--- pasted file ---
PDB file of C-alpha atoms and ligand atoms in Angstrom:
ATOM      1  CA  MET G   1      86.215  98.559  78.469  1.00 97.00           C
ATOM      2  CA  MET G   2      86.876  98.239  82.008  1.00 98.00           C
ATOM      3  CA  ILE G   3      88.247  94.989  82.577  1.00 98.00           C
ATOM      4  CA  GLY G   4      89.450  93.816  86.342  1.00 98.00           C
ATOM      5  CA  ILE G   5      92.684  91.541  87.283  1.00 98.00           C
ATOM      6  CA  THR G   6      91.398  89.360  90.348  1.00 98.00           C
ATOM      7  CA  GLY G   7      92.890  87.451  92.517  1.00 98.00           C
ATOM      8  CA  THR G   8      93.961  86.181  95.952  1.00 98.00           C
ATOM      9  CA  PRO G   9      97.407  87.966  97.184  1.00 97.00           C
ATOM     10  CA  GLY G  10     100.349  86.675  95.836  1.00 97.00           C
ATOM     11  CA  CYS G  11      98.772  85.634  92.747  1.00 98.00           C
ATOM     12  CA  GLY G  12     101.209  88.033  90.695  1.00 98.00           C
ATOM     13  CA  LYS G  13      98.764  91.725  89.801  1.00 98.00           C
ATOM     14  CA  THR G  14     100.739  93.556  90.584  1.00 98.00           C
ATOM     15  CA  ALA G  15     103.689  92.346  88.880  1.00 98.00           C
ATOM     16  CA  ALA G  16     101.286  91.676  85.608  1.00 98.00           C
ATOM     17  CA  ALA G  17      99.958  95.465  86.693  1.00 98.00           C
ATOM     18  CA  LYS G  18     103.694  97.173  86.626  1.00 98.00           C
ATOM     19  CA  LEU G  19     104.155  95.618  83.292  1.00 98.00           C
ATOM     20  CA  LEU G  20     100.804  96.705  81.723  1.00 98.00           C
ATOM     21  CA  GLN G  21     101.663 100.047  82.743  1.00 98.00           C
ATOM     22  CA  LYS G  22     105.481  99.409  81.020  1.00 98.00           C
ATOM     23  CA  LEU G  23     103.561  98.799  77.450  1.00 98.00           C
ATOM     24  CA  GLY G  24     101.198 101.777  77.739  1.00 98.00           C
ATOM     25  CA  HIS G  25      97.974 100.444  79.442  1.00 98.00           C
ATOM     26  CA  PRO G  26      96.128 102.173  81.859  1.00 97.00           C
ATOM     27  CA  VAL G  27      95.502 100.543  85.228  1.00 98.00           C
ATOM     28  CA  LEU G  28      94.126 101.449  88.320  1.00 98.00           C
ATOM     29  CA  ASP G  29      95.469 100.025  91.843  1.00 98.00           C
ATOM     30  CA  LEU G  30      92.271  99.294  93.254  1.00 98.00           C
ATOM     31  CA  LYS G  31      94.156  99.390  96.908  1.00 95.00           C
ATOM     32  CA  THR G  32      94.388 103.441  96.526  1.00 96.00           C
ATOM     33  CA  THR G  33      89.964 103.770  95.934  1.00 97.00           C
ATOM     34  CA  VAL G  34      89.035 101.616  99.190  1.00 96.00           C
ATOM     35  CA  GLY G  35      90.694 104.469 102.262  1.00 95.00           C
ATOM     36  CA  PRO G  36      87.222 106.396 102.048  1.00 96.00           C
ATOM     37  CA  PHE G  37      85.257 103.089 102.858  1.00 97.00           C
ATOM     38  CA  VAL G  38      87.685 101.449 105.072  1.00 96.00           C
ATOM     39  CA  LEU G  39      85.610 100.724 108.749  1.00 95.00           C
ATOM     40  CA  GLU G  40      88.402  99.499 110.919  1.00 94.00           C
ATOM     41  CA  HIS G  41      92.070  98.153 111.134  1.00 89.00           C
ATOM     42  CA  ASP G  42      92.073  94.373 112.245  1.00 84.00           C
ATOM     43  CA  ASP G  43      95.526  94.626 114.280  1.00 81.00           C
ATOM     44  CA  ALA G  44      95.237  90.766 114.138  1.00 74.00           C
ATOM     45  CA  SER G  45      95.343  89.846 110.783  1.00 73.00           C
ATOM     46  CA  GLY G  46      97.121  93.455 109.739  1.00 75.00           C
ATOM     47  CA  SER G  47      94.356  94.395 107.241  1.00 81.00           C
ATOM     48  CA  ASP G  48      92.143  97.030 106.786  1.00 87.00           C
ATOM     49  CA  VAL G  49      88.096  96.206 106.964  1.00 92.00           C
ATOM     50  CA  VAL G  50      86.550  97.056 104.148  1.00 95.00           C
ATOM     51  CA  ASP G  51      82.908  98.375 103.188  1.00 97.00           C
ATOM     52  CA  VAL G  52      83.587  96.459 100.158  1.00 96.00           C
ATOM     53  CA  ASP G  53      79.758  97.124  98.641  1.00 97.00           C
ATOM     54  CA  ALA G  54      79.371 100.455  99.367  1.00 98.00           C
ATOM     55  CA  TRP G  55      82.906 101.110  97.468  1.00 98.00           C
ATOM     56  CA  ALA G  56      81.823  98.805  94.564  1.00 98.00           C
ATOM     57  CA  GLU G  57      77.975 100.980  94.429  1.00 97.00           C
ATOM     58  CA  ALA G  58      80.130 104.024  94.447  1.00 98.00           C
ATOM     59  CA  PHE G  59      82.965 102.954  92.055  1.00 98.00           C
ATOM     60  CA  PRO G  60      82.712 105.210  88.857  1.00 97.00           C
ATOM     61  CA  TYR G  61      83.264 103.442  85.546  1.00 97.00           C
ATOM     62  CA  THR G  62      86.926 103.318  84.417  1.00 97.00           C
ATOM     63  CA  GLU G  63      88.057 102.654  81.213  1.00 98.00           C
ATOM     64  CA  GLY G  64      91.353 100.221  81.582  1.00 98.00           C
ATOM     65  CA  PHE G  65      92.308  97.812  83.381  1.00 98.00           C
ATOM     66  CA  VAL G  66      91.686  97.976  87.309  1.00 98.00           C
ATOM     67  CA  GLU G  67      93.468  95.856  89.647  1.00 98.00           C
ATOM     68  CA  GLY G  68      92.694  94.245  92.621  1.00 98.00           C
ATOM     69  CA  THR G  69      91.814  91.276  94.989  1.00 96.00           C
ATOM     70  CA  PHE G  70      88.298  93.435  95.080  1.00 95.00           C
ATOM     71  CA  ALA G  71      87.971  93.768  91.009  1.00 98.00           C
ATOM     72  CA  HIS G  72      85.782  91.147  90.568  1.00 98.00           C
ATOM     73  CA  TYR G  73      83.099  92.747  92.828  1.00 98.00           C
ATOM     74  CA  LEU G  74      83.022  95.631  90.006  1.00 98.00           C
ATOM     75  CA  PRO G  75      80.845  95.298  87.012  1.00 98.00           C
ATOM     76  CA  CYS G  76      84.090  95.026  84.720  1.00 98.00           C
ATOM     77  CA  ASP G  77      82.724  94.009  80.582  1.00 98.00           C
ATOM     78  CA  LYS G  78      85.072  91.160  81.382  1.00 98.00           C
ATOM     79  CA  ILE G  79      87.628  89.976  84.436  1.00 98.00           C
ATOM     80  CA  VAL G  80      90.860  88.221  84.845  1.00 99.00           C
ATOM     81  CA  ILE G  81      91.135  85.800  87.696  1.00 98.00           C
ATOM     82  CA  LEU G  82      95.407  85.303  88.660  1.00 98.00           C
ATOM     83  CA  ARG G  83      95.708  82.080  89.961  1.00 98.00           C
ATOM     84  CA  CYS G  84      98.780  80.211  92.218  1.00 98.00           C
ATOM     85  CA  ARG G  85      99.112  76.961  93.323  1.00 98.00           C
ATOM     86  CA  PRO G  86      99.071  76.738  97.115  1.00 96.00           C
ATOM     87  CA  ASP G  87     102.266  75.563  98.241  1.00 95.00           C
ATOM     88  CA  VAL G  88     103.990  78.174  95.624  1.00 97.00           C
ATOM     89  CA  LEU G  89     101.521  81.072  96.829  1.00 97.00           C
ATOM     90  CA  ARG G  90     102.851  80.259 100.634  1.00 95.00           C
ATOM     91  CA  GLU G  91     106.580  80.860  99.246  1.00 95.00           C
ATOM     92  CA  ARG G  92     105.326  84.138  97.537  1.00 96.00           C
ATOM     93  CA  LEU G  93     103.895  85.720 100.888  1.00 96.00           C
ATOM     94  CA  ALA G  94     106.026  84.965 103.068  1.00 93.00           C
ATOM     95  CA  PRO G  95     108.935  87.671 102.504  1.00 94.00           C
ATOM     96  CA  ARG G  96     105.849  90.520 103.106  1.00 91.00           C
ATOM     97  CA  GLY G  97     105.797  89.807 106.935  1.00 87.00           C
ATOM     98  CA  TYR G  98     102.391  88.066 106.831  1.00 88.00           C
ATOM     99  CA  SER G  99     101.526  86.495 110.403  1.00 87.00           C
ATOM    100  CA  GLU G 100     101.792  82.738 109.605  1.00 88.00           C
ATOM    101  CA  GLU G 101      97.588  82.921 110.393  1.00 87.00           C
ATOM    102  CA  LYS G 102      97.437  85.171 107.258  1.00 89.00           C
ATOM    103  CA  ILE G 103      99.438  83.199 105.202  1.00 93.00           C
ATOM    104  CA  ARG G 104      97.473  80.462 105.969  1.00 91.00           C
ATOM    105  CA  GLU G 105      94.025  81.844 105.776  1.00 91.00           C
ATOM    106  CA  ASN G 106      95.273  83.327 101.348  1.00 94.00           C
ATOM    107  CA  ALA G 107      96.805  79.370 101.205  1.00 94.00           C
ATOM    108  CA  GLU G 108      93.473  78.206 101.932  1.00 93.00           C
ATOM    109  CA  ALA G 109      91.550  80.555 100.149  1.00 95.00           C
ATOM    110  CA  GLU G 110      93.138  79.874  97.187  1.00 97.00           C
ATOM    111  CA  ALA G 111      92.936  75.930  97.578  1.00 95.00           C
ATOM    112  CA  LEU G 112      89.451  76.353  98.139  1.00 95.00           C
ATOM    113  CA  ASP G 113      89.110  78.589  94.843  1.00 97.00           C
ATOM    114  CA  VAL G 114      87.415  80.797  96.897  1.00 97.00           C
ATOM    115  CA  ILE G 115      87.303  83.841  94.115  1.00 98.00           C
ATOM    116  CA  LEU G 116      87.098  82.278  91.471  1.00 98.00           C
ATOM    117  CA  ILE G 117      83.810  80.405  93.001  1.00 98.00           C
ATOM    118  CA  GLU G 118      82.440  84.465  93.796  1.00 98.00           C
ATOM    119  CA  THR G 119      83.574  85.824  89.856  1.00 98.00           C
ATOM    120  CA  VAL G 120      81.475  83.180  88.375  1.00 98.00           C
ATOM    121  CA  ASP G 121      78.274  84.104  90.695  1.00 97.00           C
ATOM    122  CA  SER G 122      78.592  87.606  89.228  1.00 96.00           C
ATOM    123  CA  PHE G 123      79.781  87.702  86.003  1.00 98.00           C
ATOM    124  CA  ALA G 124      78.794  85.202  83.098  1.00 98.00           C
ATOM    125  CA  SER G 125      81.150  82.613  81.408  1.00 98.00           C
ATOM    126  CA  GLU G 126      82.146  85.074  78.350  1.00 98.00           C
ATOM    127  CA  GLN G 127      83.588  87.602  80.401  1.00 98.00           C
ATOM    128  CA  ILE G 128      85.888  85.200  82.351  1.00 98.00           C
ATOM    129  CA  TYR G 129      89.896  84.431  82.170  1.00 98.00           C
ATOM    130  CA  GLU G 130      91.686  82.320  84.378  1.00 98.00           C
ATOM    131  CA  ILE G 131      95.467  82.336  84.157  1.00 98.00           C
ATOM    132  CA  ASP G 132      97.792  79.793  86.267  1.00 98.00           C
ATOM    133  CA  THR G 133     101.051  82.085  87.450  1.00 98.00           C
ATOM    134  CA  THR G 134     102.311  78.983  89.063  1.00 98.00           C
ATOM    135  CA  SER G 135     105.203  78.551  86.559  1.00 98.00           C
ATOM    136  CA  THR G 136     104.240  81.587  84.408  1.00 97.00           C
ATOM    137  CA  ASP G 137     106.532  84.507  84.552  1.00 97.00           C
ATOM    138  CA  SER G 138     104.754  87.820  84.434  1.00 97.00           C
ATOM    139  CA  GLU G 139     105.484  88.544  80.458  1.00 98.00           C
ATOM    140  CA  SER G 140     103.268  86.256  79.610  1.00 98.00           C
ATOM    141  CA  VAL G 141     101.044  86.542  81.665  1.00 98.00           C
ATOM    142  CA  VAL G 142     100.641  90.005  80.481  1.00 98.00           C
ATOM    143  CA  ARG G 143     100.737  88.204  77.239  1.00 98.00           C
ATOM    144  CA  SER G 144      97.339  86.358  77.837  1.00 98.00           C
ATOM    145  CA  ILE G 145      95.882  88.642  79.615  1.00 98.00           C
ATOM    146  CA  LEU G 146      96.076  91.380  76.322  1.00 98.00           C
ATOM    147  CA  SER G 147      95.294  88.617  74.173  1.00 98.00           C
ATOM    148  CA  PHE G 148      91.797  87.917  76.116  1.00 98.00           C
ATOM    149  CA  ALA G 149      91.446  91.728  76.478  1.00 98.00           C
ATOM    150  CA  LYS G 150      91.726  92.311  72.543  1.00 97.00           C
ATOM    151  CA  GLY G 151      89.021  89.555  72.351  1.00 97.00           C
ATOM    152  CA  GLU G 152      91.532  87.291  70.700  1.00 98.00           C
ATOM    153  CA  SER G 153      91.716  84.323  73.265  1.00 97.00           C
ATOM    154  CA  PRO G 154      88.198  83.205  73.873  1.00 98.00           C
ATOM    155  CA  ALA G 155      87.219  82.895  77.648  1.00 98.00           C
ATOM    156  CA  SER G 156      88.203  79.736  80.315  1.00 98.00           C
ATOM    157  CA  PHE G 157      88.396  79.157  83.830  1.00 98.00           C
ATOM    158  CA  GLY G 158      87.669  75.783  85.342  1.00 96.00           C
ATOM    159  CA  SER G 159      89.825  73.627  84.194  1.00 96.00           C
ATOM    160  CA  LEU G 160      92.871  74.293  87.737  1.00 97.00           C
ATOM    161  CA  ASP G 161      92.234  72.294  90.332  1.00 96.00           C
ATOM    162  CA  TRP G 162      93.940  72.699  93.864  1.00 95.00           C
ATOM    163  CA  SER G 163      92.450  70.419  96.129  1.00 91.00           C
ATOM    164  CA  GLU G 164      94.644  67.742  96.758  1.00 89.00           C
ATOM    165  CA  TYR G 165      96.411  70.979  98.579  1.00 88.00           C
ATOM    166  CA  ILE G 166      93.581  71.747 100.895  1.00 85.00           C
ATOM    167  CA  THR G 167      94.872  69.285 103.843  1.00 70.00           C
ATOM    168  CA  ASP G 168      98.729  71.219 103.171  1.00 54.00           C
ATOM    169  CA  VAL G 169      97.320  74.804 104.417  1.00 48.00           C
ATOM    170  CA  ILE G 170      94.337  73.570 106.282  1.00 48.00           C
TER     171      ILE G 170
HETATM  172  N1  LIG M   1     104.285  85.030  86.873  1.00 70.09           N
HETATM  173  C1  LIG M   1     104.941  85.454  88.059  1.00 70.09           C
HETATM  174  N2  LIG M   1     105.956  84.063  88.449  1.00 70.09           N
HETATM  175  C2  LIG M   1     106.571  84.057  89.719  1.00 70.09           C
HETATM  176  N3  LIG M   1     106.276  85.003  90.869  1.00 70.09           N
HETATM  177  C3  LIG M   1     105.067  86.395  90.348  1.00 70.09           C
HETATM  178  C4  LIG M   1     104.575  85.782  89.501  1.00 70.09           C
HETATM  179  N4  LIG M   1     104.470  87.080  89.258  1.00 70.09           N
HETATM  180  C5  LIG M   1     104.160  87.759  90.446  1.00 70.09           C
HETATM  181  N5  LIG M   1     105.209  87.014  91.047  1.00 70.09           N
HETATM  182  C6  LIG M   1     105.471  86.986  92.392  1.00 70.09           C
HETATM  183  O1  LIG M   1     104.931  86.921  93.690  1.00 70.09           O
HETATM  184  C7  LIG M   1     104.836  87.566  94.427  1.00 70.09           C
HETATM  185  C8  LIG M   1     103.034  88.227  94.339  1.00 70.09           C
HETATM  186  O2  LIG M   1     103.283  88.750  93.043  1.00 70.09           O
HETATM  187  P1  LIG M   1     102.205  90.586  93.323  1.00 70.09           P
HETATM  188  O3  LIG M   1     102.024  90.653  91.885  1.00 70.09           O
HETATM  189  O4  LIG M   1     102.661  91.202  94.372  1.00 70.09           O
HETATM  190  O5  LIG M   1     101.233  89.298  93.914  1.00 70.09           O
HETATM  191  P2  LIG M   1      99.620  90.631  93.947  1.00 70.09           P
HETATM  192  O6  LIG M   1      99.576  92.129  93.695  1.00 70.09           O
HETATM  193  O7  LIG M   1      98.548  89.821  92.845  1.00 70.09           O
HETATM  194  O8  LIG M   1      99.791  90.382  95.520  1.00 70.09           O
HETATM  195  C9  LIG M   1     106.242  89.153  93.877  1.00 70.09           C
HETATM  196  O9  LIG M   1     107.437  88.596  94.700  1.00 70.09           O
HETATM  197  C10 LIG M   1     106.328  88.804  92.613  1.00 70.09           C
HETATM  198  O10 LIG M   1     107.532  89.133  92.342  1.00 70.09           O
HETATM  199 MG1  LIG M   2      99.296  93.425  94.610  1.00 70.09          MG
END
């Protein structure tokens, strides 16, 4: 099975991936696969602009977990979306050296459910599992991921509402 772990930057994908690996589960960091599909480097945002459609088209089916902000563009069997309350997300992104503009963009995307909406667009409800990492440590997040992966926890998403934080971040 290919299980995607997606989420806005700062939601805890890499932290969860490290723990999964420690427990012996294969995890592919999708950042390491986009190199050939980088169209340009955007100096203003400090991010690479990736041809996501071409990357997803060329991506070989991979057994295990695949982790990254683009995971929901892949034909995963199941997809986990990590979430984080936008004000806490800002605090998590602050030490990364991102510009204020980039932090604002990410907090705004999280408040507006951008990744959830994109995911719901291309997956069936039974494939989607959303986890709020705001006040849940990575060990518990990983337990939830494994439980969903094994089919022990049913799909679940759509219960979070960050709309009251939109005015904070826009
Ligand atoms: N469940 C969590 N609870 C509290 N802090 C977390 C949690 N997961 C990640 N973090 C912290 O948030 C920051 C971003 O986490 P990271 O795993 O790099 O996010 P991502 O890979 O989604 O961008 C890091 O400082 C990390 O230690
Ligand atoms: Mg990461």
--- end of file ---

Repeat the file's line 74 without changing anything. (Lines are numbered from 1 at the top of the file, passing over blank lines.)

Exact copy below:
ATOM     73  CA  TYR G  73      83.099  92.747  92.828  1.00 98.00           C